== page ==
Our Spring Revel was Tuesday. Did you miss it? Don’t worry: we had the foresight to bring a photographer. Read More
We’re sad to learn that Robert Silvers has died, after a brief illness, at the age of eighty-seven.
It is hard—both painful and disorienting—to imagine the world without him. The New York Review of Books, which he founded with the late Barbara Epstein during the newspaper strike of 1962, and which he continued to edit until his death, was an experiment whose like we will never see again. And it has remained exactly what it was from the beginning: a journal of criticism and ideas that can speak on equal terms to scientists, poets, philosophers, novelists, and politicians, but in prose the common reader can understand. Read More
In recent years, I’ve taken to buying the oldest issues of The Paris Review, despite the fact that the entire run is now available digitally right here on the website. There’s a certain joy in paging through the actual paper, the names within both familiar and unfamiliar, the styles waxing and waning with the years, sometimes bringing to them a level of obscurity that feels utterly lost. But other times, there might come a name I don’t recognize, and with it a story or poem that draws me toward something essential, something I didn’t know I needed.
For me, James Leo Herlihy was just such a surprise. I still don’t really know how to say his last name without sounding like an idiot, and this alone may have provided reason enough for me to read the first piece of his I encountered in a crumbling physical copy of The Paris Review’s ninth issue, Summer 1955, and titled, perhaps fittingly (or not), “A Summer for the Dead.” Read More
In memory of Paula Fox, who died last week at age ninety-three, we’re looking back at a series of essays published on the Daily in 2013, when Fox received The Paris Review’s Hadada Prize for lifetime achievement.
First, Tom Bissell has the story of how, as a twenty-four-year-old editorial assistant, he brought Fox’s masterpiece, Desperate Characters, back into print:
W. W. Norton, the house that employed me, had encouraged me to come up with “ideas” for the paperback committee, which at the time felt like a huge honor. Correction: it was a huge honor. I had a few ideas, most of which, I was gently informed, stank. But one didn’t.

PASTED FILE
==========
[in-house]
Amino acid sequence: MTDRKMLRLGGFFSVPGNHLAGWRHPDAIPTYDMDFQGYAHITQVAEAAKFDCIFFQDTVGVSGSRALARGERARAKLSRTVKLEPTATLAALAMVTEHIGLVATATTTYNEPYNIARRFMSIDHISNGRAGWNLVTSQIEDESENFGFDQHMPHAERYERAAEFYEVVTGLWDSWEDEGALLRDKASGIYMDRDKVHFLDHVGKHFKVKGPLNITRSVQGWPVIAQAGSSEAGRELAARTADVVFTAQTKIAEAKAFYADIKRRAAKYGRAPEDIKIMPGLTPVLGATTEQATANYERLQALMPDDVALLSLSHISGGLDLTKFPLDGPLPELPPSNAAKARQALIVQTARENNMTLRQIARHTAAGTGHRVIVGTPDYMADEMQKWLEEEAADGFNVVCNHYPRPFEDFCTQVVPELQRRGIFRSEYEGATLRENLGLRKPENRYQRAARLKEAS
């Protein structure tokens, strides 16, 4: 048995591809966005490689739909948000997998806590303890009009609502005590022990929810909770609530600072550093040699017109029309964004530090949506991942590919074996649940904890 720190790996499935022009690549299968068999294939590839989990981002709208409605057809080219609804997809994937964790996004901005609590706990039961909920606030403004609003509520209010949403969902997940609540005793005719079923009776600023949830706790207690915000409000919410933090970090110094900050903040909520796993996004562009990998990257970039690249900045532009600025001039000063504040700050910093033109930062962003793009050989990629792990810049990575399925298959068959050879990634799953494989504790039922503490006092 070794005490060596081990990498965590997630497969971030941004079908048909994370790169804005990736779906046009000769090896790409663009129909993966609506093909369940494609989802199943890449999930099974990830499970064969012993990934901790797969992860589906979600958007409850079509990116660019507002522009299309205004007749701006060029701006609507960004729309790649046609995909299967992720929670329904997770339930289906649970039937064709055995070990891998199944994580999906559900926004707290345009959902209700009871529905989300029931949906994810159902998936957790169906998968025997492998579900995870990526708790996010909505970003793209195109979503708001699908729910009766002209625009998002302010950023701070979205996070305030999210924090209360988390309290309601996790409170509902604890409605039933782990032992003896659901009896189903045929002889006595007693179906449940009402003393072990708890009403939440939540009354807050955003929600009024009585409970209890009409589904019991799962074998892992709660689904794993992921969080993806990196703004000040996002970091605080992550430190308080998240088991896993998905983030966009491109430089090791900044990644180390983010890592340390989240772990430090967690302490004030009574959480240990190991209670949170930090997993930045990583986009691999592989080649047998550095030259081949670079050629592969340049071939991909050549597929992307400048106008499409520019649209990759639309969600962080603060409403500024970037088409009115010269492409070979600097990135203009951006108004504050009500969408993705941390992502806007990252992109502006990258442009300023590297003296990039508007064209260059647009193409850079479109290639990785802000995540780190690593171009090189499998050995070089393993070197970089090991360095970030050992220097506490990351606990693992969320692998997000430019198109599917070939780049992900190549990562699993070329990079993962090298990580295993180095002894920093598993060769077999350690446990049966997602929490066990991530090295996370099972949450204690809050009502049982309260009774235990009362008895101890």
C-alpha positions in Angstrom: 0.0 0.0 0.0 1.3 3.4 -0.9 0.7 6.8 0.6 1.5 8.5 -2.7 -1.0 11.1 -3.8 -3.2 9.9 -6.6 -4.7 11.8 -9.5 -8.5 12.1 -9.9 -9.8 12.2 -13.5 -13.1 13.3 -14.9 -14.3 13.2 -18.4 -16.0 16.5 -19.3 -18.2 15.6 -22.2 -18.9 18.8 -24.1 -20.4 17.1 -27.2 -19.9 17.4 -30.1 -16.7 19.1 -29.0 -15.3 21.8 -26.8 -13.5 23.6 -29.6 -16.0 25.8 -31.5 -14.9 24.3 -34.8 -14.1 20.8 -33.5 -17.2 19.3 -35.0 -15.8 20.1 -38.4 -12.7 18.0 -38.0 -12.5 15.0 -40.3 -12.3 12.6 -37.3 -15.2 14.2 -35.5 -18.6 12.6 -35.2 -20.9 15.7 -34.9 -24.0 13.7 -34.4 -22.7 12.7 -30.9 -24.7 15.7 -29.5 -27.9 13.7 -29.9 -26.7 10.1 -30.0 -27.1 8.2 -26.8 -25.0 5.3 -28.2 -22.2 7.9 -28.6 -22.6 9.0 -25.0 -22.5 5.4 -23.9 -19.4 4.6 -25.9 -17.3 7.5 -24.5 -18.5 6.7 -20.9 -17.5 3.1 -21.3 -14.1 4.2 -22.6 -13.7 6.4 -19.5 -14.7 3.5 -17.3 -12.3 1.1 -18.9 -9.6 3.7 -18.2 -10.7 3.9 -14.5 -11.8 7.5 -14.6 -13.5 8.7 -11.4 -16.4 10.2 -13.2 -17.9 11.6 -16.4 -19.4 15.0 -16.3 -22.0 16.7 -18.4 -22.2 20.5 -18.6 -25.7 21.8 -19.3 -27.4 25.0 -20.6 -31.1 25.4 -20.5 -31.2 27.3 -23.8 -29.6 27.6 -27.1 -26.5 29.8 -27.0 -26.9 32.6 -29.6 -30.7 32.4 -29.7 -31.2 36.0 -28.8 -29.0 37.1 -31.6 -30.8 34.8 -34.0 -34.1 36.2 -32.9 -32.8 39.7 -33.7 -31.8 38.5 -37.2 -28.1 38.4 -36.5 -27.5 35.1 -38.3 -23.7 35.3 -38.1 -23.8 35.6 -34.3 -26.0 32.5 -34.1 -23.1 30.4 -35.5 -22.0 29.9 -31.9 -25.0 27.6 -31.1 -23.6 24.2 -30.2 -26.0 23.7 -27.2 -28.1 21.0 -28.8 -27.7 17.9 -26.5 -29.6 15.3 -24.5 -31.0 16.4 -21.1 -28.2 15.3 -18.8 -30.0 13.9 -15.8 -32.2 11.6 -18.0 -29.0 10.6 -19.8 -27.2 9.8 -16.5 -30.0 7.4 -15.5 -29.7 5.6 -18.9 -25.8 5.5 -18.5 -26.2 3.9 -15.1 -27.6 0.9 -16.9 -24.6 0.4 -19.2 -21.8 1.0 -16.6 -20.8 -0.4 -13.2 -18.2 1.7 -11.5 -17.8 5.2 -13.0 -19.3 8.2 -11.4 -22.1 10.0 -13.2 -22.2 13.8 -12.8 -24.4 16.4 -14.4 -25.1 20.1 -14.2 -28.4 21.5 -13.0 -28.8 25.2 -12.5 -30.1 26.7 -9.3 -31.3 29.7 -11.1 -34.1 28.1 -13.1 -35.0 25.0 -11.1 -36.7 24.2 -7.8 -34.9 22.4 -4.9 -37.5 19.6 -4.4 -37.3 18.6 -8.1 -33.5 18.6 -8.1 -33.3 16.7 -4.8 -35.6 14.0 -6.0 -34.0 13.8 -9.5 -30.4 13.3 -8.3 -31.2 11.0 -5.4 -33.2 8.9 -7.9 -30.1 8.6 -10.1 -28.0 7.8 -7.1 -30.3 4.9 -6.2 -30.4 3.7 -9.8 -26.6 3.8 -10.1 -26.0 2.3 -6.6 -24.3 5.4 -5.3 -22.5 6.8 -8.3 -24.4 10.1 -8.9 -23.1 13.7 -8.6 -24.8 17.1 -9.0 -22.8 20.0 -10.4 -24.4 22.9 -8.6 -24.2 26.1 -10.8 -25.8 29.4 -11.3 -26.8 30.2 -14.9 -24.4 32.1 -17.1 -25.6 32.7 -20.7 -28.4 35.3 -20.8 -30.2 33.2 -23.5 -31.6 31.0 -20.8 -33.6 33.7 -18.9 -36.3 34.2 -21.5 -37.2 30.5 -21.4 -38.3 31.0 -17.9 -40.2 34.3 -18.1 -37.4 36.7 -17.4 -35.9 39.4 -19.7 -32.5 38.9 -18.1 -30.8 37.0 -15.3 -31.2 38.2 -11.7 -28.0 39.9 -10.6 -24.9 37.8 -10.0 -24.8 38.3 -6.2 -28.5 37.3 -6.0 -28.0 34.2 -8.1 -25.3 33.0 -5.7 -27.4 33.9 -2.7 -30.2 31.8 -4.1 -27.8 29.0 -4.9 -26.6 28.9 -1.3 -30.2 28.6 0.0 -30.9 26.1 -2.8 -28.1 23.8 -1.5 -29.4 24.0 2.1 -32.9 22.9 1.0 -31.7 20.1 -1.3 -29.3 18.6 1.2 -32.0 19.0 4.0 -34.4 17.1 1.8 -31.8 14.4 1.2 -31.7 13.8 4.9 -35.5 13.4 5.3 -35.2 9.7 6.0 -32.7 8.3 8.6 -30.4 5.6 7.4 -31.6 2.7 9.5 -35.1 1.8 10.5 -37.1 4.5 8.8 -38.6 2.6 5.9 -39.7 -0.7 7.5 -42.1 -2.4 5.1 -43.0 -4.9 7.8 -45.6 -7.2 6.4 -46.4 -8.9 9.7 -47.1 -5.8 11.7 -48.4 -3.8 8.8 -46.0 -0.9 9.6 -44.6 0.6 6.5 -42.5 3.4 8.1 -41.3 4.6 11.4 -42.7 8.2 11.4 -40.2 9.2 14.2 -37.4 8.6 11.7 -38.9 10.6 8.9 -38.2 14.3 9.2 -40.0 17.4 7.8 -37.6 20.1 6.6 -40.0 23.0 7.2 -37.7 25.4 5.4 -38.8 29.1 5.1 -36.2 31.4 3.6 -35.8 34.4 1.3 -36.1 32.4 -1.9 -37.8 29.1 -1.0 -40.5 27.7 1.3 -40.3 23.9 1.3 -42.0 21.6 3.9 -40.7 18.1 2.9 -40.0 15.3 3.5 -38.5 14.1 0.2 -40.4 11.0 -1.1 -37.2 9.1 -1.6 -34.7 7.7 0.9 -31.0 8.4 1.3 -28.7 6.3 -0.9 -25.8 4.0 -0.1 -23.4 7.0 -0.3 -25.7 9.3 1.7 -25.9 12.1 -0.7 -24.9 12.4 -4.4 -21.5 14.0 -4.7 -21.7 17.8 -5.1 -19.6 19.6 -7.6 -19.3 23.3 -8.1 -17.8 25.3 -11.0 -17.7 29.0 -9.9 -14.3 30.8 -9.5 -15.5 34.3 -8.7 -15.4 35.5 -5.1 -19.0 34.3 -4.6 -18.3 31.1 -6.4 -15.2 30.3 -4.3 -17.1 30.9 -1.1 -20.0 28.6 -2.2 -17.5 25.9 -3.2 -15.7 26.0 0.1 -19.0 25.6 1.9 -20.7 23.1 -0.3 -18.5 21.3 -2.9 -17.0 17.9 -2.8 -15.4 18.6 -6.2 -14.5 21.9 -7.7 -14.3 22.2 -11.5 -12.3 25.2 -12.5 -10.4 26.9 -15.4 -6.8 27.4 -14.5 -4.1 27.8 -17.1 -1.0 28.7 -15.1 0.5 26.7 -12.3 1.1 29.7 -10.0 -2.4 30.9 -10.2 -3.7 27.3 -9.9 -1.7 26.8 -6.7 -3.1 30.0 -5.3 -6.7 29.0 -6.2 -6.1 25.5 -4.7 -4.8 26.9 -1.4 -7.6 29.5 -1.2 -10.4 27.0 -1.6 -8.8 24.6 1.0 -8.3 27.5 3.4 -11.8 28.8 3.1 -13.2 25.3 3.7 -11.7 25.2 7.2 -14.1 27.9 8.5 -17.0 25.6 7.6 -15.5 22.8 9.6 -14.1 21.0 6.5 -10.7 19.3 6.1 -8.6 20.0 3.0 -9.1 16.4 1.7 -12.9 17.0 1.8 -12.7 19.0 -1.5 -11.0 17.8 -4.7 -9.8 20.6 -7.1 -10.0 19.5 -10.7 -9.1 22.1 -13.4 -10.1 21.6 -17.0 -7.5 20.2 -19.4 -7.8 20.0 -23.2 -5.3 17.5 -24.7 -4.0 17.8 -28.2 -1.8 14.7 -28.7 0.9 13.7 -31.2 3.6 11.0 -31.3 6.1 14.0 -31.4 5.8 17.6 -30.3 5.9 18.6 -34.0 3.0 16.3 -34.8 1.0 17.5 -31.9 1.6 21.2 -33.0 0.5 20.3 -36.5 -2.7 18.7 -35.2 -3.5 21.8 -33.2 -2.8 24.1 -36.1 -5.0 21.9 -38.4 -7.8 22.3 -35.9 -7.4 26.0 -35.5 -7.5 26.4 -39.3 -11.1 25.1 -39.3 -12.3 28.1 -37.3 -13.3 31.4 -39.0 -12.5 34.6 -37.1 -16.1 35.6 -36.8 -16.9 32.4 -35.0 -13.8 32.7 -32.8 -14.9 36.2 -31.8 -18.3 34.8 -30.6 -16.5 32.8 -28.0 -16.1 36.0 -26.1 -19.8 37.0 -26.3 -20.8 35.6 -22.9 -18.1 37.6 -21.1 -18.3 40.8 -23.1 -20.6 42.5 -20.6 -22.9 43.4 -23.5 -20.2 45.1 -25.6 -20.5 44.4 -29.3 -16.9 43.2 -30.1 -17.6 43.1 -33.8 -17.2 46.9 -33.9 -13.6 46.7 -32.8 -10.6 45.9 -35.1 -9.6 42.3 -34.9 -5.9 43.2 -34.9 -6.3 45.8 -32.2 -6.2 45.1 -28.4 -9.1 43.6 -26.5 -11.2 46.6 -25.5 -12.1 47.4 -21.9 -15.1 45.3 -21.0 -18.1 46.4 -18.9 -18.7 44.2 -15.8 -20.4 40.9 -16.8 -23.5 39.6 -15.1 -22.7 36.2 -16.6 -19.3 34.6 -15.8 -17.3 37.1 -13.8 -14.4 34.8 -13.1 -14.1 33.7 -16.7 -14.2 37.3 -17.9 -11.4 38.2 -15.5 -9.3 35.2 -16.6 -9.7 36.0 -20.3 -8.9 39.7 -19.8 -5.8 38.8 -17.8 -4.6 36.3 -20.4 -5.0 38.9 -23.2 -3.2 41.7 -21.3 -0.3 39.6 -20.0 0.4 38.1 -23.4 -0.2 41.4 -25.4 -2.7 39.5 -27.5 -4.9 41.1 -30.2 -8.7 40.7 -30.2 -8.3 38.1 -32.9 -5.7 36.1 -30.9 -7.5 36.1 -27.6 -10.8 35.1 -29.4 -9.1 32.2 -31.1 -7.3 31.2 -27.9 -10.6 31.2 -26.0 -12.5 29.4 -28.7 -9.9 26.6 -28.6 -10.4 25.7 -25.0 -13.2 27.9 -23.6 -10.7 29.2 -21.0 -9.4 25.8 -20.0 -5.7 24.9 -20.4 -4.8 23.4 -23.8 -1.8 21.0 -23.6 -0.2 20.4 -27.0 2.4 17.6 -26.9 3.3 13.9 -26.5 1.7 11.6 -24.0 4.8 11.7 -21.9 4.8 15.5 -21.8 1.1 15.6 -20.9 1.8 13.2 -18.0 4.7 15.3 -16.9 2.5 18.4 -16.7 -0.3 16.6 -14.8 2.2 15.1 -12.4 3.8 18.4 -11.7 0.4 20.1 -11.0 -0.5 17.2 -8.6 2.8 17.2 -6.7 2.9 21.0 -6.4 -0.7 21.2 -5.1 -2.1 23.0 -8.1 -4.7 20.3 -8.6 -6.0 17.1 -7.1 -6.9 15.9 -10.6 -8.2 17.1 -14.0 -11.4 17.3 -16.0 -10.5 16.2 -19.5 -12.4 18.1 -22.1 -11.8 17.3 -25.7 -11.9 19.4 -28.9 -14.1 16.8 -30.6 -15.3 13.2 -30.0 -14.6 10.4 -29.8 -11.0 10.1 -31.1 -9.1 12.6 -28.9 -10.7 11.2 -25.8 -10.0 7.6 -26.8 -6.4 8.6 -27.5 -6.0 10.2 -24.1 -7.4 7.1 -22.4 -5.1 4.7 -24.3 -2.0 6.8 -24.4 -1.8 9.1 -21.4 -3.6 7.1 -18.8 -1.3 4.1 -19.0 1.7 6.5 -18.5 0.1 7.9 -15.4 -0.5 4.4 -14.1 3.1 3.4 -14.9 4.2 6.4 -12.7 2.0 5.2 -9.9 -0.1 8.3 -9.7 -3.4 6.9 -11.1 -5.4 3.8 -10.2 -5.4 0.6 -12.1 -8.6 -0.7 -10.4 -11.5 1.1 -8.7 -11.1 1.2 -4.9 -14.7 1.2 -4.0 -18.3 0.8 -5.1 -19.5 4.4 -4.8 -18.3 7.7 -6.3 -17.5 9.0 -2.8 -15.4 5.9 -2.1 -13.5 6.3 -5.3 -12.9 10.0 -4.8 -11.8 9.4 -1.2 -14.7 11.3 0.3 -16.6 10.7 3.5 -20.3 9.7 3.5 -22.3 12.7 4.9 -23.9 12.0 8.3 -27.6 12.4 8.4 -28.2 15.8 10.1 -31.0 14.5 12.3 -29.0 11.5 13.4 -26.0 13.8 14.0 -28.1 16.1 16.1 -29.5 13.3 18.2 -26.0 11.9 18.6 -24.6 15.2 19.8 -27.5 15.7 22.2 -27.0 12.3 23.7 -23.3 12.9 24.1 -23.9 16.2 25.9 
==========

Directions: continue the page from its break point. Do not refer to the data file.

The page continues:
- Listen, before I break the bad news, I want to say something: we all love hunks. No one is saying that hunks are bad, or that you don’t deserve a hunk in your life, let alone your fantasies. It’s just … are you sitting down? … Mr. Darcy was probably not a hunk, if we’re being honest. I know, I know, you’ve been turning the pages of Pride and Prejudice imagining Colin Firth for years now—we all have—that guy’s cut from fucking marble. But two professors have generated “the first historically accurate portrait” of Mr. Darcy and—think about it—why would he be a hunk? He was a gentleman, not a laborer! Kimiko de Freytas-Tamura writes, “The ‘real’ Mr. Darcy would have been pale and pointy-chinned, and would have had a long nose on an oval, beardless face. His hair, strangely, would have been white. And he would have been slightly undernourished, with sloping shoulders—‘more ballet dancer than beefcake,’ according to one of the authors … A real-life Mr. Darcy in that era would have been a ‘far cry from muscular modern-day television representations’ portrayed by actors such as Mr. Firth, Elliot Cowan and Matthew Macfadyen, the study concluded.”
- Alexander Nazaryan stopped by our office to talk about literature in the age of Trump, and to go spelunking in our back issues: “Diving into the digital archive, as I did, is a bracing reminder of the artist’s duty in times of national crisis—and there were very few times in the Review’s first two decades when the nation wasn’t in crisis … Thus you have William Styron publishing an excerpt from his hotly debated The Confessions of Nat Turner, a novel of racial violence for a nation fighting over race anew; Edward Hoagland’s short story “The Witness” (1967), written from the perspective of a young man in New York ‘full of minority sympathy’; the poet Ted Berrigan, writing in 1968, in the bleakest days of Vietnam: ‘The War goes on & / war is Shit’; David Lehman admitting in 1995 that he’d never liked the towers of the World Trade Center, but after they were bombed in 1993, he suddenly came to appreciate “the way the tops / of the towers dissolve into white skies / in the east when you cross the Hudson”; the violent silhouettes of slavery life by artist Kara Walker, published in the Review in 1999, seven years before her career-making solo exhibition at the Museum of Modern Art.”
Anyone who wades into The Paris Review’s files—particularly material from the early days in Paris, in the 1950s—enters a kind of historical haze. It’s difficult to separate the fact from the fiction, the magazine’s real history from its lore. Reliable records are hard to come by. Certain documents, contracts in particular, are nonexistent.
The first time I met Willa Kim, she rescued me from such a haze. Read More